In other words, it makes no sense to say “everyone thought that way back then,” because if some people hadn’t thought otherwise, nothing would ever have changed.
Obviously many white people were convinced that Japanese internment was a good idea, but there were plenty of white people who knew better. Some of them spoke out. There is documented opposition from government officials, in newspaper editorials, in everyday writing.
Steve Rogers should have been one of these opponents. It is a defining aspect of his character to oppose American policies when they conflict with American ideals.
To position Steve Rogers, of all characters, as someone who not only went along with internment but was actively complicit in it implies that it is possible to not only witness but take an active part in injustice that doesn’t personally affect you, and still be a good person. That it is enough to say “If you run, I won’t stop you” when you know that running is no real choice at all.
It is not. You cannot imprison your fellow human beings because of nothing but their race and be a good person. You know better. We have always all known better.
Americans today live in a world where our government is once again interning human beings—including children—because of their race and nations of origin. Our country is subjecting desperate people to innumerable human rights violations because of bigotry and fear. And once again, you cannot be a good person if you are complicit in this, even if you feel bad about it. Even if you’re really polite about it.
It’s clear Taylor knows this and is trying to make a point about it. In a very unsubtle panel, present-day Marnie sips a cup of tea and says: “Can you imagine? People incarcerated by the country they called home, purely because of where they were born, or where their parents came from, or even their grandparents?” You know, just in case you didn’t get the message.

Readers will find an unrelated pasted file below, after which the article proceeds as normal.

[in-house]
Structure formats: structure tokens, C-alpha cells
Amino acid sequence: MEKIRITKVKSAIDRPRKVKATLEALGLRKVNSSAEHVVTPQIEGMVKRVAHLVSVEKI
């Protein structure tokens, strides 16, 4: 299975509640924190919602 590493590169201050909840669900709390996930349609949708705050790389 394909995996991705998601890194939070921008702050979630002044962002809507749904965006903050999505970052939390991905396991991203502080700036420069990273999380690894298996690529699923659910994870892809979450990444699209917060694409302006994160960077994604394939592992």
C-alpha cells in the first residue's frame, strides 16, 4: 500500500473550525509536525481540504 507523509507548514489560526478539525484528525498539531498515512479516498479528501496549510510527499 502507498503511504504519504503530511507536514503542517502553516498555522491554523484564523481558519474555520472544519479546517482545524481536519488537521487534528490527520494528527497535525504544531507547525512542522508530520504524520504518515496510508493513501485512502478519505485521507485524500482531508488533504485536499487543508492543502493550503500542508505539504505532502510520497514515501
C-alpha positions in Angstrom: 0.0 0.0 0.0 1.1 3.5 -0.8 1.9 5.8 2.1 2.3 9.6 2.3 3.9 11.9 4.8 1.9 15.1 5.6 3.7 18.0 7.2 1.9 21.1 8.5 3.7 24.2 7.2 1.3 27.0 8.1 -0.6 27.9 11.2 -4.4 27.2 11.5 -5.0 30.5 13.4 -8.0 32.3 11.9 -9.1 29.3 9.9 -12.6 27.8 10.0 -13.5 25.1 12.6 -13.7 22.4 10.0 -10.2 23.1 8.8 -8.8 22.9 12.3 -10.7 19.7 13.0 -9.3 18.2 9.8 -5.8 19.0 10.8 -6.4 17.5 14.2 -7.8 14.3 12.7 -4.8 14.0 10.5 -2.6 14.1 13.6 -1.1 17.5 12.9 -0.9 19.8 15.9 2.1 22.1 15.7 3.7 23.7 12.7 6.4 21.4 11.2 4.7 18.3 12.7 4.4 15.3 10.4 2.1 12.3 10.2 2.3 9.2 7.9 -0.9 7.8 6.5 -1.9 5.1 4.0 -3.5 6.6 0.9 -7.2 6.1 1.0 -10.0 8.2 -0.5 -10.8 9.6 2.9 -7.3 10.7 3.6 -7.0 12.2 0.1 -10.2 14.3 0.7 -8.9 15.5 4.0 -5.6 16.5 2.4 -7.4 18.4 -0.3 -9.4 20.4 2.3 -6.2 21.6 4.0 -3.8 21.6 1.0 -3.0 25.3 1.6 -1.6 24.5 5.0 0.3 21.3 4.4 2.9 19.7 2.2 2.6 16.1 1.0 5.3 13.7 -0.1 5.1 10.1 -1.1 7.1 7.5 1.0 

I like Taylor’s work a lot, and Friendly Neighborhood Spider-Man #9 is, with the exception of two pages, an excellent comic book. (There’s an exchange where Iron Man tells Peter he leaves a residue behind when he wall-crawls and sends Peter into a tailspin of insecurity that made me laugh out loud.) Marnie is a fantastic character. And it’s very, very clear that Taylor’s trying to highlight our current human rights crisis by pairing it with a historical one. I absolutely get where he’s coming from.
But using Steve Rogers to illustrate the point in this way was a mistake, because it allows heroism and complicity to exist within the same person at the same time. It’s a tempting idea—it would be so much easier. But we have to resist it.
Captain America has always reflected not who we are, but who we should be, from his very first Hitler-punching appearance. He should never have been complicit in Japanese internment, any more than he should be complicit in immigrant detention now.
And if we don’t want our grandchildren to look back at us with shame, it’s time for us to start living up to those ideals too.
Further Reading: George Takei’s They Called Us Enemy (with Justin Eisinger, Steven Scott, and Harmony Becker) is a graphic memoir of his childhood experience of being interned and is highly recommended.